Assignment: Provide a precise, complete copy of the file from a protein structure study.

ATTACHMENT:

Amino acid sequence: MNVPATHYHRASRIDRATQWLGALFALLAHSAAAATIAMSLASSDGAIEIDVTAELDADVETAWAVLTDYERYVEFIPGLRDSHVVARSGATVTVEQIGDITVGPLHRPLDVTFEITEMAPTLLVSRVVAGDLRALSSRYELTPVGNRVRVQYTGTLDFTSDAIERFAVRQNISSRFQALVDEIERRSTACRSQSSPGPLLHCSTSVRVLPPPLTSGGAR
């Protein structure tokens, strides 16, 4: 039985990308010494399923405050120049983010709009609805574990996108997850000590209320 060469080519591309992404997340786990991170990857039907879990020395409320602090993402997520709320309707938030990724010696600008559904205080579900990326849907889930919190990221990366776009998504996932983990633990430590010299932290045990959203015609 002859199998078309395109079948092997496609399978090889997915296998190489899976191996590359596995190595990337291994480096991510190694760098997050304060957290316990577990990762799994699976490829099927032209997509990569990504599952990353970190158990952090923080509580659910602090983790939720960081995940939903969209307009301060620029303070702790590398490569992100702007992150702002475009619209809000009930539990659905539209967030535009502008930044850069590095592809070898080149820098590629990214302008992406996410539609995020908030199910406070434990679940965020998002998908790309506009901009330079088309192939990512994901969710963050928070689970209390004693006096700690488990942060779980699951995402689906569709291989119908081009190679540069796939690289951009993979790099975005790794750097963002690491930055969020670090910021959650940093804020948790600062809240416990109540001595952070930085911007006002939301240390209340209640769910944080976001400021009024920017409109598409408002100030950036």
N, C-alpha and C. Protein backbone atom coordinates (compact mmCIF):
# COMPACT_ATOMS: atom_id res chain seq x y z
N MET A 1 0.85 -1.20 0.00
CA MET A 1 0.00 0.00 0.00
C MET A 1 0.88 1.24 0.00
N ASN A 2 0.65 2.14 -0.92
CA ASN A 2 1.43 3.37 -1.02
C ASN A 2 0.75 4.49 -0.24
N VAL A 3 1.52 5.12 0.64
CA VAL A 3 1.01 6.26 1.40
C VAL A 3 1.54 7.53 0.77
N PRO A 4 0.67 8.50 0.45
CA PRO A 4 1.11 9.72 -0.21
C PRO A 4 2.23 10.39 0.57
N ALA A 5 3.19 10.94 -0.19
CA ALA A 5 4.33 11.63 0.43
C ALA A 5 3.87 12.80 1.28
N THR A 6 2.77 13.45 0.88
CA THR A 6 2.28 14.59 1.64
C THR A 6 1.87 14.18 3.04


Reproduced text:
Amino acid sequence: MNVPATHYHRASRIDRATQWLGALFALLAHSAAAATIAMSLASSDGAIEIDVTAELDADVETAWAVLTDYERYVEFIPGLRDSHVVARSGATVTVEQIGDITVGPLHRPLDVTFEITEMAPTLLVSRVVAGDLRALSSRYELTPVGNRVRVQYTGTLDFTSDAIERFAVRQNISSRFQALVDEIERRSTACRSQSSPGPLLHCSTSVRVLPPPLTSGGAR
């Protein structure tokens, strides 16, 4: 039985990308010494399923405050120049983010709009609805574990996108997850000590209320 060469080519591309992404997340786990991170990857039907879990020395409320602090993402997520709320309707938030990724010696600008559904205080579900990326849907889930919190990221990366776009998504996932983990633990430590010299932290045990959203015609 002859199998078309395109079948092997496609399978090889997915296998190489899976191996590359596995190595990337291994480096991510190694760098997050304060957290316990577990990762799994699976490829099927032209997509990569990504599952990353970190158990952090923080509580659910602090983790939720960081995940939903969209307009301060620029303070702790590398490569992100702007992150702002475009619209809000009930539990659905539209967030535009502008930044850069590095592809070898080149820098590629990214302008992406996410539609995020908030199910406070434990679940965020998002998908790309506009901009330079088309192939990512994901969710963050928070689970209390004693006096700690488990942060779980699951995402689906569709291989119908081009190679540069796939690289951009993979790099975005790794750097963002690491930055969020670090910021959650940093804020948790600062809240416990109540001595952070930085911007006002939301240390209340209640769910944080976001400021009024920017409109598409408002100030950036």
N, C-alpha and C. Protein backbone atom coordinates (compact mmCIF):
# COMPACT_ATOMS: atom_id res chain seq x y z
N MET A 1 0.85 -1.20 0.00
CA MET A 1 0.00 0.00 0.00
C MET A 1 0.88 1.24 0.00
N ASN A 2 0.65 2.14 -0.92
CA ASN A 2 1.43 3.37 -1.02
C ASN A 2 0.75 4.49 -0.24
N VAL A 3 1.52 5.12 0.64
CA VAL A 3 1.01 6.26 1.40
C VAL A 3 1.54 7.53 0.77
N PRO A 4 0.67 8.50 0.45
CA PRO A 4 1.11 9.72 -0.21
C PRO A 4 2.23 10.39 0.57
N ALA A 5 3.19 10.94 -0.19
CA ALA A 5 4.33 11.63 0.43
C ALA A 5 3.87 12.80 1.28
N THR A 6 2.77 13.45 0.88
CA THR A 6 2.28 14.59 1.64
C THR A 6 1.87 14.18 3.04